However, the occasion of his award occurred in Italy in January 1945 at the important road junction of Santarchangelo, in the hills 10 kilometres west of Rimini, on the ancient Via Aemilia.
The Regimental History states that Captain Henderson played an important part in the attack in this area. As a Forward Artillery Observation Officer (a role that requires putting oneself right in the frontline), my grandfather identified a hill ahead of him that offered a commanding view. However, the hill was under enemy observation and dangerously close to enemy infantry positions. Moreover, it was considered too dangerous for an armoured vehicle to move up the hill. Completely undaunted by this fact, my grandfather walked up the hill alone, taking up position in a house on the crest.
The house was in such a commanding position that it soon came under heavy artillery fire from which my grandfather was seriously wounded by shrapnel and the house reduced to rubble. Despite his wounds he steadfastly refused to leave his post.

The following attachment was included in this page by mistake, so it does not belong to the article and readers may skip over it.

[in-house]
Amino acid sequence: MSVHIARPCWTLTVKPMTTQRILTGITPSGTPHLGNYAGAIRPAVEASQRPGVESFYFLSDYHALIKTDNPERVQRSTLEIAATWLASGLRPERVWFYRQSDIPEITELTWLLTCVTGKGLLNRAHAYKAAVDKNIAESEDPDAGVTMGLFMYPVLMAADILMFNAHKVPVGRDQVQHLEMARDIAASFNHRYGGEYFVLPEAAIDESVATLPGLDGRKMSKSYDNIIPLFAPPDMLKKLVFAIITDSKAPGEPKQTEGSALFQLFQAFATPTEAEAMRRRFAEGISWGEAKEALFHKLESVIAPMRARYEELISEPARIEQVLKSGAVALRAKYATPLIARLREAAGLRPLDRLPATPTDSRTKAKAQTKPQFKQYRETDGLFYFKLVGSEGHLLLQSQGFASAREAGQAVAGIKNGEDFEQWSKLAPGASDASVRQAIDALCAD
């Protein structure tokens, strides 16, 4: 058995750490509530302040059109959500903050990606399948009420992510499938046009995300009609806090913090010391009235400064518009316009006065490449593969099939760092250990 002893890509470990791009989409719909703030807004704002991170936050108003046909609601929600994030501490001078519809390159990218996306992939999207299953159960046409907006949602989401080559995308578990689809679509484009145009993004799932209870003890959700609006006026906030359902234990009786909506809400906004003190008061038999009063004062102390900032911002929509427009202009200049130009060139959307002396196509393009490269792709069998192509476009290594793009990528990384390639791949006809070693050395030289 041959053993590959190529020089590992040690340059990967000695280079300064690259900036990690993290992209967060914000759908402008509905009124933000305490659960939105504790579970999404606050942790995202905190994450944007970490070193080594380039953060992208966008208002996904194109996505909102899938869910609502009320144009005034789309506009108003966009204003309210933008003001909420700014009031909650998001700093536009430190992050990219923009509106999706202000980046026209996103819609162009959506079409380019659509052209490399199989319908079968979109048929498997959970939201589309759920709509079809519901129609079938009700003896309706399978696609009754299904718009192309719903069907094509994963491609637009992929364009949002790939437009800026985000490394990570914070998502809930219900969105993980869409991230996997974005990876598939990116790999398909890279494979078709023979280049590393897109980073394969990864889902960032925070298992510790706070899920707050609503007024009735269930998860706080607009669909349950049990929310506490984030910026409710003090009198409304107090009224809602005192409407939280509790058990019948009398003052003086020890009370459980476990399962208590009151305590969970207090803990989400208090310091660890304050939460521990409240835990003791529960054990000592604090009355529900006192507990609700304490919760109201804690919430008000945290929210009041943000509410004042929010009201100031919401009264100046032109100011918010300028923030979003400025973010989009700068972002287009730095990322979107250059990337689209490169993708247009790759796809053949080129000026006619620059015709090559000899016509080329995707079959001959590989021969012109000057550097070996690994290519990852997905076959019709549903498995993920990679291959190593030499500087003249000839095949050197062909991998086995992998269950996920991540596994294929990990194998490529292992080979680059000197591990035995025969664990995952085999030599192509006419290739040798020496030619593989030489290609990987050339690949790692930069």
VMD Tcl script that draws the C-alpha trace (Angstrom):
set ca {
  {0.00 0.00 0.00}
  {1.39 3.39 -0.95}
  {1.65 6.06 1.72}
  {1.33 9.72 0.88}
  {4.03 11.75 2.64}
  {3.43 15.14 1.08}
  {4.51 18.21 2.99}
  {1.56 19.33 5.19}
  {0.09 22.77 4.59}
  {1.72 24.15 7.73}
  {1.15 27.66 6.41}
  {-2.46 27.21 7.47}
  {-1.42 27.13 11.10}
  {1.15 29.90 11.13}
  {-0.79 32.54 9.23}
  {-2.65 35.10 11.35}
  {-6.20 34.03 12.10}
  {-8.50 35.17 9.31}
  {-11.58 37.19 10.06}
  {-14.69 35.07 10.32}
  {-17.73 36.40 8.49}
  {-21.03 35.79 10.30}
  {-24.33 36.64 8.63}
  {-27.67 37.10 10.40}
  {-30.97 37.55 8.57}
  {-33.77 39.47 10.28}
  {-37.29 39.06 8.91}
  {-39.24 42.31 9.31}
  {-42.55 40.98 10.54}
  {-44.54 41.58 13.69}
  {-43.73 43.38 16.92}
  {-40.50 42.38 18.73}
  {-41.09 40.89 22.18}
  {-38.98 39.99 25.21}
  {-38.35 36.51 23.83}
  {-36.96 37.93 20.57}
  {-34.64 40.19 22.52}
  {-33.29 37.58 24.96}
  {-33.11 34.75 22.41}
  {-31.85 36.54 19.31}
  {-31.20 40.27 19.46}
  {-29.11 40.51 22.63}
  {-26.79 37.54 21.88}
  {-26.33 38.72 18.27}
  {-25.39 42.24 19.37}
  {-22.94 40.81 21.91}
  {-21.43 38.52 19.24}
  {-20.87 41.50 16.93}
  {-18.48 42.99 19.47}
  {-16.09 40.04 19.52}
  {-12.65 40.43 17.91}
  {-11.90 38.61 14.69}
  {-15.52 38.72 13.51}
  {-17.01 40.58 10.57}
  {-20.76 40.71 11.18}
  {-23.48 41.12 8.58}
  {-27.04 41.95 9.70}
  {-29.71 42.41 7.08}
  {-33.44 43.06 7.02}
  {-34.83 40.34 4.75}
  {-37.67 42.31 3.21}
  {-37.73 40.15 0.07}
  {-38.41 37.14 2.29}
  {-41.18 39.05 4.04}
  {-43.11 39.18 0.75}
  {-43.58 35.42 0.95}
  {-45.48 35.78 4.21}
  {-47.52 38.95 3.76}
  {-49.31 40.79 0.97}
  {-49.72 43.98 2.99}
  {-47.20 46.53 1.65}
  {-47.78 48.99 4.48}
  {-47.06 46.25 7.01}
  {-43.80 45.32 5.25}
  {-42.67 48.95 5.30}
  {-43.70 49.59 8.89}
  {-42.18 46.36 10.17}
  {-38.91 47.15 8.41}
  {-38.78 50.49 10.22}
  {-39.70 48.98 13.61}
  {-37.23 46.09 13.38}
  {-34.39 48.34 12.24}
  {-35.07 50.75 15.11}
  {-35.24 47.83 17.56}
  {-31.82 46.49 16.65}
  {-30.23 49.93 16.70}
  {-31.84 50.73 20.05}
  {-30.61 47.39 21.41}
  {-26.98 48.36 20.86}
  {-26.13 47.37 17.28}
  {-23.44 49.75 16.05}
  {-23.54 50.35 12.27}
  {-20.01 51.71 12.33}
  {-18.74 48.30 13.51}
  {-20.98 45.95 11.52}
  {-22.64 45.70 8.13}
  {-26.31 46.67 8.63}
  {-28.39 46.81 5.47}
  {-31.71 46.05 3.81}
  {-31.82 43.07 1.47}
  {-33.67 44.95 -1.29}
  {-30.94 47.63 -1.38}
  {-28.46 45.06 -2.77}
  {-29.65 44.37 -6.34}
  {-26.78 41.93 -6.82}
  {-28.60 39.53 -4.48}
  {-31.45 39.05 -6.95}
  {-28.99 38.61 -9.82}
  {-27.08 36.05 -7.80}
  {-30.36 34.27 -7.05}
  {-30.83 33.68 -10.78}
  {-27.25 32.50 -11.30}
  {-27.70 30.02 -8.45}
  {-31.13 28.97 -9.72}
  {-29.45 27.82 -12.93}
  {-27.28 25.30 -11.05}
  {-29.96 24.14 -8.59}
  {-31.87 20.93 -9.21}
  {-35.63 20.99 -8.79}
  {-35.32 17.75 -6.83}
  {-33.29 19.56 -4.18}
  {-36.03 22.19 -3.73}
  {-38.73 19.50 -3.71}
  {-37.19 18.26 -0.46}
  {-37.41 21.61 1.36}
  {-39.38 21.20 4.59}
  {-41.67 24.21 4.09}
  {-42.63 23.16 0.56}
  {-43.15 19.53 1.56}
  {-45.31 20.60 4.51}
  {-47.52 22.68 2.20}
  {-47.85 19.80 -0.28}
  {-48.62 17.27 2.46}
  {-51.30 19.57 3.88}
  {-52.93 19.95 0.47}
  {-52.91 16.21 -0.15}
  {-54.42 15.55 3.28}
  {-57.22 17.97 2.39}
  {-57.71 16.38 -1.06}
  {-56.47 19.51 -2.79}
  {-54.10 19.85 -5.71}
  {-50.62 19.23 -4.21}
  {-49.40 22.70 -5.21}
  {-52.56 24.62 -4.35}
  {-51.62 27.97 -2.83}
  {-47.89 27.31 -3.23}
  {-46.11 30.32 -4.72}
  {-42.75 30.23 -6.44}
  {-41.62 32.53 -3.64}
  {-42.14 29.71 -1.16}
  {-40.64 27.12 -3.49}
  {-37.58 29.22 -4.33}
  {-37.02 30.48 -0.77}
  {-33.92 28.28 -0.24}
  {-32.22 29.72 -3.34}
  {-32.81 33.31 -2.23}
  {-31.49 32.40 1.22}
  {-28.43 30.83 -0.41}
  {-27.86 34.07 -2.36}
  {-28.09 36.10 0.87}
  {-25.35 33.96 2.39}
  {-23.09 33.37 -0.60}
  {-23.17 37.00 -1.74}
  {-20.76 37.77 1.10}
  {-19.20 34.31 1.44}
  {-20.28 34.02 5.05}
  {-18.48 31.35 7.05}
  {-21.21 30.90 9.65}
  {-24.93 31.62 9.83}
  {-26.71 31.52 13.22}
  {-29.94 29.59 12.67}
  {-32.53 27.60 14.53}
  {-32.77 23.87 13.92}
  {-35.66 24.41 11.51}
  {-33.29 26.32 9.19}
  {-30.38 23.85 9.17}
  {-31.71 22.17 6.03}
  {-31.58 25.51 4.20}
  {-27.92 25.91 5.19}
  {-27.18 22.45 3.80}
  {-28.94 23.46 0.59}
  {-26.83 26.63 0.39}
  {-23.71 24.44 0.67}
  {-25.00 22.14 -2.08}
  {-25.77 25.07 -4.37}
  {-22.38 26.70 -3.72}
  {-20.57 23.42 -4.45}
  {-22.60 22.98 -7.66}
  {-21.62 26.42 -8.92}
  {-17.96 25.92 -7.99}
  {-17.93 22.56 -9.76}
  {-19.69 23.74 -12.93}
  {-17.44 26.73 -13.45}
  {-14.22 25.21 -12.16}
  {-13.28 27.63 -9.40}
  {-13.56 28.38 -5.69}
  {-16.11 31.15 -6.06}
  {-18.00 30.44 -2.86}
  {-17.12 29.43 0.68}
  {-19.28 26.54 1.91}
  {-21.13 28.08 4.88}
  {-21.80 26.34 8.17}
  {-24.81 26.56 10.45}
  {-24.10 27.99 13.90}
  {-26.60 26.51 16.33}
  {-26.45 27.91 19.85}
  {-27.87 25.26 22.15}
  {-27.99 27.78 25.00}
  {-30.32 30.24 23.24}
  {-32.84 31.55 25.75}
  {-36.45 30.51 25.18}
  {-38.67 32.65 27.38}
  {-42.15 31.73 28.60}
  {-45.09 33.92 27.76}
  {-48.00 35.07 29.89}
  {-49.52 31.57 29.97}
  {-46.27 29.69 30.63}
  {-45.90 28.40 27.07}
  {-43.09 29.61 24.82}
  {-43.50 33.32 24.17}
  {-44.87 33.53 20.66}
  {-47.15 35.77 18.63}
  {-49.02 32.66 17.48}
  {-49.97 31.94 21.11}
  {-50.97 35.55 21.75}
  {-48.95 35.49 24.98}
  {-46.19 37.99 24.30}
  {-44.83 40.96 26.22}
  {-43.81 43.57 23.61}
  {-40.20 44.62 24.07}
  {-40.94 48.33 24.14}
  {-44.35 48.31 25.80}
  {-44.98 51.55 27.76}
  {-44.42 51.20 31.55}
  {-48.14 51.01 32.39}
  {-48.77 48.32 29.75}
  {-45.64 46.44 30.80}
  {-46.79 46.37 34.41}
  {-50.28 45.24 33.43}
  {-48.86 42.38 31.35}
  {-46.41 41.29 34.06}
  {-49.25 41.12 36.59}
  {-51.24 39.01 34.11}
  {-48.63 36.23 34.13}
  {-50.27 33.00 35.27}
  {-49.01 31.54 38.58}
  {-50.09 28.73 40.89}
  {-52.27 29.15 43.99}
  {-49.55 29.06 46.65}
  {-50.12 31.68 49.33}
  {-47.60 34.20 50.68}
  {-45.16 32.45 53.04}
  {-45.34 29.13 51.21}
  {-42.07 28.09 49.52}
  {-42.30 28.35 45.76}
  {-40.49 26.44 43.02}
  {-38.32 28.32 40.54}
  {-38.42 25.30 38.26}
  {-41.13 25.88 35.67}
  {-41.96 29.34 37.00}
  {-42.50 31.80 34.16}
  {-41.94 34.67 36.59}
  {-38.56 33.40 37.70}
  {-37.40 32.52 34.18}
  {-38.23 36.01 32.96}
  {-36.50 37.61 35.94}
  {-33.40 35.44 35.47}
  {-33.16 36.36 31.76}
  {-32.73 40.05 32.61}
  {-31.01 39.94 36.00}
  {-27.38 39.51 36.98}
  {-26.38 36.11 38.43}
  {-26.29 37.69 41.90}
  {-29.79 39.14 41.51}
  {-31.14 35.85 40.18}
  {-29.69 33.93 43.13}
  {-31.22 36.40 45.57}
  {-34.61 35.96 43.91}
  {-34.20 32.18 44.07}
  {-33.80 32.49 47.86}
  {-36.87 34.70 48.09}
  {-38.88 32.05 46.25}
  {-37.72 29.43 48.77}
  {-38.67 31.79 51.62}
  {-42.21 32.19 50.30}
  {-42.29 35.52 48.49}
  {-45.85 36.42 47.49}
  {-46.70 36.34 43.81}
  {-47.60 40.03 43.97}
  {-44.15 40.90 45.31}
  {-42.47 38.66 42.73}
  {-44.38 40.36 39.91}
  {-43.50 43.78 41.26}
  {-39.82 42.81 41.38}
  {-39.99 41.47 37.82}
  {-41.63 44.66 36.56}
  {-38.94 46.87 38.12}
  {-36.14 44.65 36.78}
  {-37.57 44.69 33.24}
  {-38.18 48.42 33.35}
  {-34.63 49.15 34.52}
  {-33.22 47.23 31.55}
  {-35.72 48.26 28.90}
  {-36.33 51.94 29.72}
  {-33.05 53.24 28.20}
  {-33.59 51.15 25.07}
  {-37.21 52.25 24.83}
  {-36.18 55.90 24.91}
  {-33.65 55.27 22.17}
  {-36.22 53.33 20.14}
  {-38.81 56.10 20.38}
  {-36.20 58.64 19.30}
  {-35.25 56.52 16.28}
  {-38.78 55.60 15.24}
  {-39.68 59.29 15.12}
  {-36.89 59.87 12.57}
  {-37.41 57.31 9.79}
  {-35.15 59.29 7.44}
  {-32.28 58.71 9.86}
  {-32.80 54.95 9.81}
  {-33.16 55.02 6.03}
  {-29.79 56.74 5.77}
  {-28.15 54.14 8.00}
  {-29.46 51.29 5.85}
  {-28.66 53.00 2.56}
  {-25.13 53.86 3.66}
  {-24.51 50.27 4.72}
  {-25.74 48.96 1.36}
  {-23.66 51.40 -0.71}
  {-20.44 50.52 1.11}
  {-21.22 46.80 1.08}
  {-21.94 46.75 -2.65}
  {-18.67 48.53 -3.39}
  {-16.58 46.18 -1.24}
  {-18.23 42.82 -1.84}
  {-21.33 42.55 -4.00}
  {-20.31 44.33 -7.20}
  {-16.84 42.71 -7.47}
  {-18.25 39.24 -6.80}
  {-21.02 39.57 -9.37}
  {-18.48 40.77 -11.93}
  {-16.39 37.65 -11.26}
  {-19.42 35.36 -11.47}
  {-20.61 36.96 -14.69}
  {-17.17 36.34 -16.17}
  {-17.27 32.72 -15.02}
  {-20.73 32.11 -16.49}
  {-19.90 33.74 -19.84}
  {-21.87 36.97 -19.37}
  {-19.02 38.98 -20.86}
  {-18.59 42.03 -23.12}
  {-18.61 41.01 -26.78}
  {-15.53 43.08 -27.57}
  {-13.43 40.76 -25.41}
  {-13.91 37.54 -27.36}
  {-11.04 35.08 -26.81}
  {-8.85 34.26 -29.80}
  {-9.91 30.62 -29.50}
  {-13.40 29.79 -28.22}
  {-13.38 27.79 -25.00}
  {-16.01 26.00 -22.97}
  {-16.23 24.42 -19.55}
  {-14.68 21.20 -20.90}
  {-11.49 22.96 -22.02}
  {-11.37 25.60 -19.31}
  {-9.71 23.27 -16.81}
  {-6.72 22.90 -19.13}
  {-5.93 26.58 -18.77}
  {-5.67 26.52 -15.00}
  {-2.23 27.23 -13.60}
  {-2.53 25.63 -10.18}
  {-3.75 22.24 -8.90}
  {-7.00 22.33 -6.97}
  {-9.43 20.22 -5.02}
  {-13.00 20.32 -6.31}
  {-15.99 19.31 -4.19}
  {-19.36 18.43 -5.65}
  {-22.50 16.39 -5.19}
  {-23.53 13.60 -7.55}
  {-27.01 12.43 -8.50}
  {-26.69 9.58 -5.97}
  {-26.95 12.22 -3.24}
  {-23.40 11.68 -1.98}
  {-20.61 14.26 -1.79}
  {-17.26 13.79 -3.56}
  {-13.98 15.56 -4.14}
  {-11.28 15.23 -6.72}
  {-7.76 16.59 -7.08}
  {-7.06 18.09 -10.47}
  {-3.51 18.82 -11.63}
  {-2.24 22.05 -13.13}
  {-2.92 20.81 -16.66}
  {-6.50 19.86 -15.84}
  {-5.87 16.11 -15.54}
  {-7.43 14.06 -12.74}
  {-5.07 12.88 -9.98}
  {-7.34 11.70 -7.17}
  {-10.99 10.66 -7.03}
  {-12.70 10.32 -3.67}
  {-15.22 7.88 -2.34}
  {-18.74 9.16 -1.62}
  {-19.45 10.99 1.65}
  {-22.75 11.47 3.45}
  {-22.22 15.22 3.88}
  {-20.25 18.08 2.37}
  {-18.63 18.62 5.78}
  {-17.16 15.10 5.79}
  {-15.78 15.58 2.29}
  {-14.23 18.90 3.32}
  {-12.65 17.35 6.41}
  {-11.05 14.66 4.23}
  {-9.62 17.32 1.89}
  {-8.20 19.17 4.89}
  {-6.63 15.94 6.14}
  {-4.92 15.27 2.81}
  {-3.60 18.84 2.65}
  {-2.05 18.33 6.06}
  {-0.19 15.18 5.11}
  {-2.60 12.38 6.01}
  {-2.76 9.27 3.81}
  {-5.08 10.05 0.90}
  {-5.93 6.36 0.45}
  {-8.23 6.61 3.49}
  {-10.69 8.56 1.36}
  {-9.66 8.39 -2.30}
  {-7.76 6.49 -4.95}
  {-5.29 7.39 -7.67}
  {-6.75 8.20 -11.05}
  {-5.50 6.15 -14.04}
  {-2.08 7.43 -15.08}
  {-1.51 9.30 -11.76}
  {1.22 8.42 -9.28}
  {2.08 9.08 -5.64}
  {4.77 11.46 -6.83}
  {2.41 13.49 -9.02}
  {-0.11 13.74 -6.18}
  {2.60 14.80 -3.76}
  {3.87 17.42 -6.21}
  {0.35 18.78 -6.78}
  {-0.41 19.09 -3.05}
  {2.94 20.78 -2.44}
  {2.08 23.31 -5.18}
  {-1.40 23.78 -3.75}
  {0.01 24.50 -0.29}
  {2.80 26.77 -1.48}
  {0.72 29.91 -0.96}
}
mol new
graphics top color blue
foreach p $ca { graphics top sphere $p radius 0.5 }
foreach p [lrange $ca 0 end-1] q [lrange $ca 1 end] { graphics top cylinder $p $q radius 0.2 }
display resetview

The house continued to be shelled throughout the day, but my grandfather remained defiant, sending back invaluable information of the enemy’s movements. And crucial this information proved to be for the enemy began re-grouping for a strong counter-attack. Decisive action from my grandfather brought down an effective concentration of artillery fire that broke up the threatened counter-attack.
Several days later my grandfather crossed the Rubicon, as Julius Caesar had in 49BC, only this time in the opposite direction.
Peacetime saw my grandfather return to his Land Registry duties and in 1961 he moved to the Lytham Office, where I began my Land Registry career in 1997. He retired in 1977. I currently work at the Land Registry Fylde Office in Warton, which is just down the road from Lytham.
My grandfather’s bravery and devotion to duty won him the Military Cross but he nearly paid the ultimate price. Like many of his generation he spoke little of his bravery so it was important for me to put the story to the medal.
Land Registry Fylde Office.
Comment by Barry McAuley posted on